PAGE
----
We use necessary tools of the trade -- feather dusters (not any flimsy ones either), clean towels, vacuums, brooms, dust mops. We pay attention to areas where those dreaded bugs can harbor. And once we feel the task is complete, we stand back with that critical consumer eye and ask ourselves, "What more can I do to make this department really shine?" There's always that finishing touch that can inspire even your most persnickety customer to feel confident while making their purchases.

What REALLY bugs me

Strange that I am, I am grateful to see living breathing bugs in my bulk products. But I know I don't share that joy with many of my customers. A living bug implies the product has not been treated with toxic substances. More realistically, it also implies a potential problem of infestation, and this is an important facet of proper bulk management!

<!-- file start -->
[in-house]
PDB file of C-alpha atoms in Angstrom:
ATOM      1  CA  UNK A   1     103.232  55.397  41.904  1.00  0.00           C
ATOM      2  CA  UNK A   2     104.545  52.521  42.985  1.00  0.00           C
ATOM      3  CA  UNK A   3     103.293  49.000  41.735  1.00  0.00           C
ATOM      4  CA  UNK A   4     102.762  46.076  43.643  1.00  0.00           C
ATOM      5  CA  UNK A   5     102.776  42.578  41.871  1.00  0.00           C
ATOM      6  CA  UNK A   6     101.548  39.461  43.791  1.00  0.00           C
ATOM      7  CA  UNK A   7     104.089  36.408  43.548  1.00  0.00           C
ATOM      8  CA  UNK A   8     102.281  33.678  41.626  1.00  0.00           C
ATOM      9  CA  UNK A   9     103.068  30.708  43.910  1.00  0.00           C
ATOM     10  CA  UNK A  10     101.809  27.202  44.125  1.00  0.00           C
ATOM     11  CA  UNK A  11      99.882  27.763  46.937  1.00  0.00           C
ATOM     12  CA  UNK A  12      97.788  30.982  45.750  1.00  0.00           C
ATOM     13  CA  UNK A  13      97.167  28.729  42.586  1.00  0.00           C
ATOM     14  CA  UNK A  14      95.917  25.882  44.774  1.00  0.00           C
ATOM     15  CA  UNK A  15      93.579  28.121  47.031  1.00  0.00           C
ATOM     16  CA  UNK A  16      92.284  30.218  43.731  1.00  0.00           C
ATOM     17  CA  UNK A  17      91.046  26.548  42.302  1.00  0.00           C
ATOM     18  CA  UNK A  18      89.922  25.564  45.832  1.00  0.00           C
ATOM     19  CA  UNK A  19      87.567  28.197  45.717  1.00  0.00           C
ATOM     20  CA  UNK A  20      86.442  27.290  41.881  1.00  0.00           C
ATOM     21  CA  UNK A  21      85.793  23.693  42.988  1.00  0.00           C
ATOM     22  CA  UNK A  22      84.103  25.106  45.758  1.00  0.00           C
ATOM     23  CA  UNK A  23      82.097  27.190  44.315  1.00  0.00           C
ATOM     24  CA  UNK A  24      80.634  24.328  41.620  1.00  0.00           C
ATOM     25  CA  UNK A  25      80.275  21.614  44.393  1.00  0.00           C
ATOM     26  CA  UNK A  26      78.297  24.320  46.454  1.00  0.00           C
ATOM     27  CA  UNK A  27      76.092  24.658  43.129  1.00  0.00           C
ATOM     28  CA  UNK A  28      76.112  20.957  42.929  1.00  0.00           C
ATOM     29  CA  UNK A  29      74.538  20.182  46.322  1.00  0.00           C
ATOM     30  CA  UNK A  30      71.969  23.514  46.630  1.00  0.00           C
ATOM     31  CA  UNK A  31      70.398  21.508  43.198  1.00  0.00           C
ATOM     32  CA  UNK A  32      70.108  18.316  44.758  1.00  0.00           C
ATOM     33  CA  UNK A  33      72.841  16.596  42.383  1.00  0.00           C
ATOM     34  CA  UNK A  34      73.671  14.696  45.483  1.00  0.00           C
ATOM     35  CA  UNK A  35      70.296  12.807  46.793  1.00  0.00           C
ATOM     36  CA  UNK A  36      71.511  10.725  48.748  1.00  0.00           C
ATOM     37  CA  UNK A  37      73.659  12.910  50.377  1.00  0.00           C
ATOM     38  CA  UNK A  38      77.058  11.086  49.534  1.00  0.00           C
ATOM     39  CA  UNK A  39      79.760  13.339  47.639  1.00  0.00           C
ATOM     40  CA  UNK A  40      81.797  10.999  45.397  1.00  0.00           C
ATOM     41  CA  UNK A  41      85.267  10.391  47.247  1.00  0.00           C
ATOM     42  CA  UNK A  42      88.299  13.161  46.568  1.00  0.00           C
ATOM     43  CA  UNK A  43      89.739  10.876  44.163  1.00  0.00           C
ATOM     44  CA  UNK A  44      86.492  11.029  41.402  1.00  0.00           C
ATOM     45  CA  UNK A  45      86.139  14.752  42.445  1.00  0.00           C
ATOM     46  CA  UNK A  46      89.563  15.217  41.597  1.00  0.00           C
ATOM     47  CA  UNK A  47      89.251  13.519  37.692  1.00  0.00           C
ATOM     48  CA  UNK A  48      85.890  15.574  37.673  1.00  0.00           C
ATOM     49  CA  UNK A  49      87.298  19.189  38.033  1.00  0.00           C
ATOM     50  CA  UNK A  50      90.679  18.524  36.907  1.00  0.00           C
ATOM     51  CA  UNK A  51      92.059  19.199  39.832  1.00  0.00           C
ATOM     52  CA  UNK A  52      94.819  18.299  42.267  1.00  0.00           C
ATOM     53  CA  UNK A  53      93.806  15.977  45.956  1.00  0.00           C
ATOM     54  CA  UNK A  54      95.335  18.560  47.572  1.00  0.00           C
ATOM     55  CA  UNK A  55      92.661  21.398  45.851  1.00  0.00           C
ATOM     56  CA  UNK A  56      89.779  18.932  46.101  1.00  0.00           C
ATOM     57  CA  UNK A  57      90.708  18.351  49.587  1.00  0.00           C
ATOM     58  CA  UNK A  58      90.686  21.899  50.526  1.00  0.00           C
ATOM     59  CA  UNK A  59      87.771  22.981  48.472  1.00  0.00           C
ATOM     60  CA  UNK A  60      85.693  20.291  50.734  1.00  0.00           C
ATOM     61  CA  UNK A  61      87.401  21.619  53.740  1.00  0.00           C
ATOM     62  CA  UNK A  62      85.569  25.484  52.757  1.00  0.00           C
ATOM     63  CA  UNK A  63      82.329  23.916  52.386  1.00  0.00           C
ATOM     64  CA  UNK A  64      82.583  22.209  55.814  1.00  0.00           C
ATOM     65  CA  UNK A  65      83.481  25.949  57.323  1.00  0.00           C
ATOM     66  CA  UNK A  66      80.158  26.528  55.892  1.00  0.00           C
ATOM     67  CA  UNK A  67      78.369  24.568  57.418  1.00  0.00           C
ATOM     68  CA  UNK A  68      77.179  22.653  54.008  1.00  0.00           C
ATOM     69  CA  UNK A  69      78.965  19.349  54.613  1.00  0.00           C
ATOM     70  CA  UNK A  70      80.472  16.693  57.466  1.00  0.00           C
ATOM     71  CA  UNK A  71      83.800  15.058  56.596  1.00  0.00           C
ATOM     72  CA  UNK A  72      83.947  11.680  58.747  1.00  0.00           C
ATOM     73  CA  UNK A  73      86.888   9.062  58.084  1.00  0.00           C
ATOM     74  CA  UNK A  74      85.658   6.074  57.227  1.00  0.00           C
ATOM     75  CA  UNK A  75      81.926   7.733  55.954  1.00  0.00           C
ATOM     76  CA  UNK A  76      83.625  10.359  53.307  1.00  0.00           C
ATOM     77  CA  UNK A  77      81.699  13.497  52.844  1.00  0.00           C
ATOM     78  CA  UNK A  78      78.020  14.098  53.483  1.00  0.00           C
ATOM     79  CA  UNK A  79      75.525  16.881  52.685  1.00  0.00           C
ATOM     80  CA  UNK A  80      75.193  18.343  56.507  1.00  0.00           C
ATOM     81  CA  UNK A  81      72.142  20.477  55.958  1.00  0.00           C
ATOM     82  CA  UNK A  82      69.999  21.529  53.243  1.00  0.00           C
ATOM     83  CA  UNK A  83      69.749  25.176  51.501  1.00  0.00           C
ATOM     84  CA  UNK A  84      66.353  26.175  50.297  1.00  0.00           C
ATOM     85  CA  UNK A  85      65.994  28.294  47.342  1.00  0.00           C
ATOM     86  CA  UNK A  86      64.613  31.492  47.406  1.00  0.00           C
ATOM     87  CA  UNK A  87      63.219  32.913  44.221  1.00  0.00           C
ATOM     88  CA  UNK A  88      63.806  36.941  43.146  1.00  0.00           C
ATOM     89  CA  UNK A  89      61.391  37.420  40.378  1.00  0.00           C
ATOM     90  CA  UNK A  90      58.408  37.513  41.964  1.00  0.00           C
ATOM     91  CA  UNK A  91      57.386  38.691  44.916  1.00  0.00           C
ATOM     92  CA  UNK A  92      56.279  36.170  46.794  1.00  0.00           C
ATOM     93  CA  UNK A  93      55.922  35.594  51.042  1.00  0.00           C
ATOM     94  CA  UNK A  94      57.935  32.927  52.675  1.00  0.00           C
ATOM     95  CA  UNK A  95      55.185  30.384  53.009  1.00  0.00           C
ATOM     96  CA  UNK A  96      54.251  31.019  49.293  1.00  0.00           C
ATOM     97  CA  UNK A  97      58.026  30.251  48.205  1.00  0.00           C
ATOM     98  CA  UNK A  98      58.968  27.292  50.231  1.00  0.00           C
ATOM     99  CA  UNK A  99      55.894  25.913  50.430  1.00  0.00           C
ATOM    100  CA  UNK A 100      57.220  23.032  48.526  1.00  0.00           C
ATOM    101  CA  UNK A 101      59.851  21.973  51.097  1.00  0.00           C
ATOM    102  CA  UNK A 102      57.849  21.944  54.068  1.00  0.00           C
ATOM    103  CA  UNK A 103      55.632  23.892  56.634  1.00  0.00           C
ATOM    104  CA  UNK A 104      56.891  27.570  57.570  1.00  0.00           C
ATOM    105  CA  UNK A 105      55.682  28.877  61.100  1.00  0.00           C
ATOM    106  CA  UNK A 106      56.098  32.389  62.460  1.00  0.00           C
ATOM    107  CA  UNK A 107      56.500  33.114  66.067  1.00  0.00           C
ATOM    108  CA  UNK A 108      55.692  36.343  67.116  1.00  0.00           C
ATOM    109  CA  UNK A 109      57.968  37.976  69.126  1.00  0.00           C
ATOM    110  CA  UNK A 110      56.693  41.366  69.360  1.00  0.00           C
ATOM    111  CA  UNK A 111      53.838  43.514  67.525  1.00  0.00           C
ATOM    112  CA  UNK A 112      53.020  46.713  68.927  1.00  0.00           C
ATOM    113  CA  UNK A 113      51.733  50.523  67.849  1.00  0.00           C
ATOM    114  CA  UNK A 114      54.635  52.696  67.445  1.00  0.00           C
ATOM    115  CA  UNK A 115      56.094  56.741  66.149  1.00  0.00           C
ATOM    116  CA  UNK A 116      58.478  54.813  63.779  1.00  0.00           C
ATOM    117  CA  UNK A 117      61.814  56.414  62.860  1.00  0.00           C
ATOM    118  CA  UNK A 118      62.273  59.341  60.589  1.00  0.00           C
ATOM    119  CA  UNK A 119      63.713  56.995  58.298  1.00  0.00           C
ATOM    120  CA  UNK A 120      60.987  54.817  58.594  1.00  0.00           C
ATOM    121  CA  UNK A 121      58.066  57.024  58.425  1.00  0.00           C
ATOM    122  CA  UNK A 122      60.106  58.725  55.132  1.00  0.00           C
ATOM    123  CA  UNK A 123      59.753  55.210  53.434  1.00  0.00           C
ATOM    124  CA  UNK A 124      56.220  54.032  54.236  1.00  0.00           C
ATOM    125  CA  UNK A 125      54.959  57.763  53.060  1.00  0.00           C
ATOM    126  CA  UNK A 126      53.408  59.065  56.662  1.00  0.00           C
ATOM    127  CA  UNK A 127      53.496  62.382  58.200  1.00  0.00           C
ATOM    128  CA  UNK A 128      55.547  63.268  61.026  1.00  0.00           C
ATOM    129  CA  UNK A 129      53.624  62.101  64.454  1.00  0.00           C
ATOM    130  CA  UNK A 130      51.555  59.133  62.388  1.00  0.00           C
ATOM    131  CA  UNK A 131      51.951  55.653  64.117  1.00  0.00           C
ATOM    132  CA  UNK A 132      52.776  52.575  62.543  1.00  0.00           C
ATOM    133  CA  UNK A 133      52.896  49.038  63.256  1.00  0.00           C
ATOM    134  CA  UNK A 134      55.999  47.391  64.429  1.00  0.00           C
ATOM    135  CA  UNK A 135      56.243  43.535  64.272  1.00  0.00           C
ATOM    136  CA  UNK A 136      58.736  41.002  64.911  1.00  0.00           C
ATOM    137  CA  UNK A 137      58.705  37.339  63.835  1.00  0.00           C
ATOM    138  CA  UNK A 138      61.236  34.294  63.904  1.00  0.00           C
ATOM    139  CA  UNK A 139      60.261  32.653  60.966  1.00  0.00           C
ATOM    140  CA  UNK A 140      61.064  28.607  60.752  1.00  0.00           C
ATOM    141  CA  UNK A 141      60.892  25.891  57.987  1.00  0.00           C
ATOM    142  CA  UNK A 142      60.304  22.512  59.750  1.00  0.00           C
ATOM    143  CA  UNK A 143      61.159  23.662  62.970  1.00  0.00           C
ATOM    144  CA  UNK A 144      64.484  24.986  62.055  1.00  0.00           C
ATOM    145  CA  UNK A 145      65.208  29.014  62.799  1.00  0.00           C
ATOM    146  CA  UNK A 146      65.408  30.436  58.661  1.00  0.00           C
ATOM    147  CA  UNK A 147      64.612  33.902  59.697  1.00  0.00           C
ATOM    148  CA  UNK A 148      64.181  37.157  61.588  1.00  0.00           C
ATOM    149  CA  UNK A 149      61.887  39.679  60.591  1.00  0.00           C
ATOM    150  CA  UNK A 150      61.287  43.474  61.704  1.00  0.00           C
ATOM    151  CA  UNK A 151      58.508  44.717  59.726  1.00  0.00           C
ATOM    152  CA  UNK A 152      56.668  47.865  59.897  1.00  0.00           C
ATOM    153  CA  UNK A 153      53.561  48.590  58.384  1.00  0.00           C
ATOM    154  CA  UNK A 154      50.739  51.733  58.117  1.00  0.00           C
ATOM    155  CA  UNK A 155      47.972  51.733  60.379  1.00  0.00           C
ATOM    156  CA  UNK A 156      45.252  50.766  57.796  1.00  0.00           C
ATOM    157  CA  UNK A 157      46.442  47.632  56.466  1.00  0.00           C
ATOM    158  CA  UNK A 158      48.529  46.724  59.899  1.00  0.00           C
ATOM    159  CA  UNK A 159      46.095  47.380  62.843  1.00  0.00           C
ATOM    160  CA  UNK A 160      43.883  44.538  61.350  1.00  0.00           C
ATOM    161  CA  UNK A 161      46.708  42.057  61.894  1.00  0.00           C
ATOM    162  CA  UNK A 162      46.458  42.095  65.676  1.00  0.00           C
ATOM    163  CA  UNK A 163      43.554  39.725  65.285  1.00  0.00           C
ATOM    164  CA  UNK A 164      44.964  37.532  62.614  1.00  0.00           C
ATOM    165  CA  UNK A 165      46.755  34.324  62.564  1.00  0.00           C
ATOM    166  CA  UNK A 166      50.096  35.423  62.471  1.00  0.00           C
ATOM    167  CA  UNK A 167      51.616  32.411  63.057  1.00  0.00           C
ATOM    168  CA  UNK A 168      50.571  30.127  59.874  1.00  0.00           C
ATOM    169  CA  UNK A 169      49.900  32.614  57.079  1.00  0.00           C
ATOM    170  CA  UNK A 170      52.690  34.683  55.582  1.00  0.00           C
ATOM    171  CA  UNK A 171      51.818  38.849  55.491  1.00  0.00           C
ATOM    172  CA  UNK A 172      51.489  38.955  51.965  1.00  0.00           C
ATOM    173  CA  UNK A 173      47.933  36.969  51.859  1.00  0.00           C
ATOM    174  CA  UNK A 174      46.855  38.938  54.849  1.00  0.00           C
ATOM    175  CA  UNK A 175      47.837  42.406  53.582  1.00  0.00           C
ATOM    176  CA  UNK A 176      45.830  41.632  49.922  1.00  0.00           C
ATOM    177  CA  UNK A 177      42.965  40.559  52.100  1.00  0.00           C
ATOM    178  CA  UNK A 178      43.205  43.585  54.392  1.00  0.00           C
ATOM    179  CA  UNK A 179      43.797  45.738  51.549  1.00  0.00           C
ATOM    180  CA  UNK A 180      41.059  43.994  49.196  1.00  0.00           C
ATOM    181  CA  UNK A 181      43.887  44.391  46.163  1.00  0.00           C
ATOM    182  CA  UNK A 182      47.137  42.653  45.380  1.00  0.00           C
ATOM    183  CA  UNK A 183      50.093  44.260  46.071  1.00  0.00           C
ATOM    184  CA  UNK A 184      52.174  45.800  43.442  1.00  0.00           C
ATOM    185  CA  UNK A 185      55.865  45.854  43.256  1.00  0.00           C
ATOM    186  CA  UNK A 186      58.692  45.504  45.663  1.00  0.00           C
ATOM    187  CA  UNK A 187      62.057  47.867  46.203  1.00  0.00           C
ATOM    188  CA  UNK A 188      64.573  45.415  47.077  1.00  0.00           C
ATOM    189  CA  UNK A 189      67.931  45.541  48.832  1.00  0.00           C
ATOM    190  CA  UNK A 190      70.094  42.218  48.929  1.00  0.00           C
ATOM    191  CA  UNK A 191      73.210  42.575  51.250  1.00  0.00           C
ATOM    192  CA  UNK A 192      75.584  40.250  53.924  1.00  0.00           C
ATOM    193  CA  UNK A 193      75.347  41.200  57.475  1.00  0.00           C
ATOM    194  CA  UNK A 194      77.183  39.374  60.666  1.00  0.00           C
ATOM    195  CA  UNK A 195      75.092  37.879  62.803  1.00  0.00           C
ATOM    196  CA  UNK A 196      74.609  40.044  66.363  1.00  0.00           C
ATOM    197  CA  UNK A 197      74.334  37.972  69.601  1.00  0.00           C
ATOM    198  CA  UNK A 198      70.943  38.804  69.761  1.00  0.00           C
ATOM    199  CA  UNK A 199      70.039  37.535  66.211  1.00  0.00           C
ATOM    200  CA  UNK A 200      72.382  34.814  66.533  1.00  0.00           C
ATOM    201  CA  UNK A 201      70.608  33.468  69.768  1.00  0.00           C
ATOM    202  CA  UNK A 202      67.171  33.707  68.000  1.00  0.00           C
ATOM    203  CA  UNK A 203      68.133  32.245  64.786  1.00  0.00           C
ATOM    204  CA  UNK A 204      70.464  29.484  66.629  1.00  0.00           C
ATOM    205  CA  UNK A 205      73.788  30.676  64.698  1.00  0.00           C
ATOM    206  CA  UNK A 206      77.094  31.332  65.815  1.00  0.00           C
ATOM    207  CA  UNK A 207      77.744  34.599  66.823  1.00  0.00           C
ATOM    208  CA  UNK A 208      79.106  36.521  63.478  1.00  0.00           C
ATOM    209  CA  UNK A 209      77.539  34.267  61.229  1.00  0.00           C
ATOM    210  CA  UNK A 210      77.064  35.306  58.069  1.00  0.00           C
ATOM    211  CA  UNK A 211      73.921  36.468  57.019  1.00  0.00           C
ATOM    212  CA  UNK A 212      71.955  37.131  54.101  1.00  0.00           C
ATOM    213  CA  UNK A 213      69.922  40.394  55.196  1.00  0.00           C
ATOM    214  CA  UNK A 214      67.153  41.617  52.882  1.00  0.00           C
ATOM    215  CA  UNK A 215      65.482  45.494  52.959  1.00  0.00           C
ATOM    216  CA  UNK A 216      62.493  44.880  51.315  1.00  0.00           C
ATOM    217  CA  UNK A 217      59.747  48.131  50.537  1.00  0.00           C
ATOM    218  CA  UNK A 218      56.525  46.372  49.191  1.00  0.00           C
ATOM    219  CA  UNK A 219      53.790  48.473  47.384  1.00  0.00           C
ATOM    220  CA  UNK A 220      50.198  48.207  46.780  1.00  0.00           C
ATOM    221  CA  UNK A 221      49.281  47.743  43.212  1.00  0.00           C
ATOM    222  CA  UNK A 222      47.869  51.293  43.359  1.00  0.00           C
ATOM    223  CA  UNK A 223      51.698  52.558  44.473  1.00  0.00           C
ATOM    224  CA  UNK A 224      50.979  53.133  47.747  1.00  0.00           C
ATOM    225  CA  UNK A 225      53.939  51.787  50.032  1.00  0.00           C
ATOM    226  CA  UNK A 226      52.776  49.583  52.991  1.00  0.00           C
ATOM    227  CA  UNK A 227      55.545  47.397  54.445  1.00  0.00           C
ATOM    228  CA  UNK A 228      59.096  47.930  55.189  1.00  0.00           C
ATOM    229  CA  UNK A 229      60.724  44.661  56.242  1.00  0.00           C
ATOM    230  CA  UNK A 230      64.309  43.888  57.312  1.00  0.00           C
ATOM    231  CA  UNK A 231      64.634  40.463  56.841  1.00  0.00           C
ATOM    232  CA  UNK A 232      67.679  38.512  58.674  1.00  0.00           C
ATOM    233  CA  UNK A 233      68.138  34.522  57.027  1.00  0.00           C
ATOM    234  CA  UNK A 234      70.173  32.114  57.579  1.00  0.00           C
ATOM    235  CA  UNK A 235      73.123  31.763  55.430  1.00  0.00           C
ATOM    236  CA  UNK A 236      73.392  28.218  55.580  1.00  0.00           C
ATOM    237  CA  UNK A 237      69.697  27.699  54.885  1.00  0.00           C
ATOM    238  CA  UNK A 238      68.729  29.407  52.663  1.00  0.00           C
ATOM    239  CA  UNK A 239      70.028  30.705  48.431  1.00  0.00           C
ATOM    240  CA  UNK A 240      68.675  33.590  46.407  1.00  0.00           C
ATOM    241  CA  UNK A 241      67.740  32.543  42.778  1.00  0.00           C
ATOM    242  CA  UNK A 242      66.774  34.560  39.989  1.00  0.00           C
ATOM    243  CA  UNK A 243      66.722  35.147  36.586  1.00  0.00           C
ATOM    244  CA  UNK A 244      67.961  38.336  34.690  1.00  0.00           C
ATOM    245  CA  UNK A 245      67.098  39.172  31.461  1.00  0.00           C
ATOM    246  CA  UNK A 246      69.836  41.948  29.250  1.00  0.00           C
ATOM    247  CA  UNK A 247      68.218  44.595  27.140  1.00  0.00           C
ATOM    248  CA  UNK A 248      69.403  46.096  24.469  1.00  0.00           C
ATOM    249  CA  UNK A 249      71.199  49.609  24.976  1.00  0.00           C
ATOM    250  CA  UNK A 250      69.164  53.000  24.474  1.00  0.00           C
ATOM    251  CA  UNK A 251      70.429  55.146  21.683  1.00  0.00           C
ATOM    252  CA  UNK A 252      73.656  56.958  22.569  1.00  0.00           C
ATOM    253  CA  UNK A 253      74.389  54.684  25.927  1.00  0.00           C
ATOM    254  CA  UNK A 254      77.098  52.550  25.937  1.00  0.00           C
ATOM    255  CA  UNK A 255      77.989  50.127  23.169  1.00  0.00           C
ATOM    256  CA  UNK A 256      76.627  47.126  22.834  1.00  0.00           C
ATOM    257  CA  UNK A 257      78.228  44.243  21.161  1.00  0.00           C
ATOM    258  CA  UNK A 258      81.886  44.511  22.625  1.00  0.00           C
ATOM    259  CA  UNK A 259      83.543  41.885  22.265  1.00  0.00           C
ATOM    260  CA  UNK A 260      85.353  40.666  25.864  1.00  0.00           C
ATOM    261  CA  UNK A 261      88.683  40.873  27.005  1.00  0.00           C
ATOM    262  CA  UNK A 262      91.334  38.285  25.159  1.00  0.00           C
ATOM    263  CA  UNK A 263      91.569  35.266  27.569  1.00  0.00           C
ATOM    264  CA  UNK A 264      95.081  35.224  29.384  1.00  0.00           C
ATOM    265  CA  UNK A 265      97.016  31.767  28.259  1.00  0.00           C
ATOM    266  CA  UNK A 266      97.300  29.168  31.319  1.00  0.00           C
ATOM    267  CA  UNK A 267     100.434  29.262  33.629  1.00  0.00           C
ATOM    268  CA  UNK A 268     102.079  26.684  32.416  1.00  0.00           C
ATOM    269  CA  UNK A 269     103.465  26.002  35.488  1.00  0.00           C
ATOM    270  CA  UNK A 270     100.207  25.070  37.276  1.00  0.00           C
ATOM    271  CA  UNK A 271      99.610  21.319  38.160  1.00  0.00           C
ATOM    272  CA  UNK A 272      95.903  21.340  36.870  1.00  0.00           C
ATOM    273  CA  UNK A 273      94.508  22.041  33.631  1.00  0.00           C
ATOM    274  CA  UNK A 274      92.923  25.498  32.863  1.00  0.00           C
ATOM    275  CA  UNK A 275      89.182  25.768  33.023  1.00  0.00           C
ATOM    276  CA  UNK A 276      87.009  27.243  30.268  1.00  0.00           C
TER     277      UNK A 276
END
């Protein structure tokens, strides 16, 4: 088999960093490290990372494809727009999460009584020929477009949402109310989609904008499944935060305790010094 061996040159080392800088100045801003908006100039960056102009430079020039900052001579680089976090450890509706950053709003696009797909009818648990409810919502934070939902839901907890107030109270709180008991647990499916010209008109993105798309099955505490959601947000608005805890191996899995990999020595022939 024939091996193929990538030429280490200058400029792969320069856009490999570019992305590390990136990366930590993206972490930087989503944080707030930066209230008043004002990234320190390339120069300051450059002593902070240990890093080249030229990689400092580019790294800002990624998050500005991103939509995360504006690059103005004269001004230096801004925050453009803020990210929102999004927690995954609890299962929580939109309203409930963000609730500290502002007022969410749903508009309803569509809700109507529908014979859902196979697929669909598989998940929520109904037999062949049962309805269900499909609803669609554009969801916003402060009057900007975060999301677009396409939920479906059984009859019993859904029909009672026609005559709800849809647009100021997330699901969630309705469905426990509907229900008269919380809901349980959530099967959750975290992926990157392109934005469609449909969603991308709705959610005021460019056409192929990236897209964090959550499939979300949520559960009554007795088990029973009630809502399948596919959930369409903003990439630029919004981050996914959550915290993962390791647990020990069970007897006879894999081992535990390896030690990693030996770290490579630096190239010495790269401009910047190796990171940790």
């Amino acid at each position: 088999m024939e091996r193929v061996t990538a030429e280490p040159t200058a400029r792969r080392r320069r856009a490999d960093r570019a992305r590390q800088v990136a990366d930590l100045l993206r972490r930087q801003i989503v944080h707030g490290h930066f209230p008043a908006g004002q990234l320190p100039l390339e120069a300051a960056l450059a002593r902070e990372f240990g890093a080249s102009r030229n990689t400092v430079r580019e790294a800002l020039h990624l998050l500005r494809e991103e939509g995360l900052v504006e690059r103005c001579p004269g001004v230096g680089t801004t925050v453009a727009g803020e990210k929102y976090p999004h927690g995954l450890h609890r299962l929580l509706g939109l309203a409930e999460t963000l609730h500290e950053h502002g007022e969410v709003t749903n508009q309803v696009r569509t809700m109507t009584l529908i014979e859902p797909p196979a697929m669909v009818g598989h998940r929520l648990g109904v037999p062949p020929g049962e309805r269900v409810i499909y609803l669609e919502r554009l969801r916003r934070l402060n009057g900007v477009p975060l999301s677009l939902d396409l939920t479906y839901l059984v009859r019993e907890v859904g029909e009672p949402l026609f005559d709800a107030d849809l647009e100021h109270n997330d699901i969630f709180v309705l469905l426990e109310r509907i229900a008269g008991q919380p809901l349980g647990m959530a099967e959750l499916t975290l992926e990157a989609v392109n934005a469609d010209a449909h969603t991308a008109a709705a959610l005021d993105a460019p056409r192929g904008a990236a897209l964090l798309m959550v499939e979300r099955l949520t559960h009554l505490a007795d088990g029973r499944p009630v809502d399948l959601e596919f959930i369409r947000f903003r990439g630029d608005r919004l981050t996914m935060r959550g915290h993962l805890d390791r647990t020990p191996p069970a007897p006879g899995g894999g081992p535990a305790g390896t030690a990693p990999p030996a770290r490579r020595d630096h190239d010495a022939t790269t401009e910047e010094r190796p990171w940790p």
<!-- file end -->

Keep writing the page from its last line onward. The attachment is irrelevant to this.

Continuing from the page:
The existence of the Indian meal moth is our biggest challenge. Her sole purpose in life is to reproduce, and since she is a protein borer, she targets grains and cereals. The Indian meal moth MUST find a comfortable spot to do her thing, and she requires 24 hours of stillness. The knowledge of bug cycles, the use of pheromone traps and lures, and constant cleaning are our greatest defense.

We also use a method of "aerate and rotate." Aeration simply involves moving the product each day. Take a few minutes to stir each bulk bin. This motion upsets the moth's design to lay her eggs, and if we prevent this from happening, she will die.

Words of advice: Never accept a product from a distributor that contains bugs. Work with your distributor to develop a system in dealing with buggy product. Many times your distributor doesn't want the buggy product returned to their warehouse. In this case, FREEZE the product and then discard it to the compost.

A bunch of "folderol"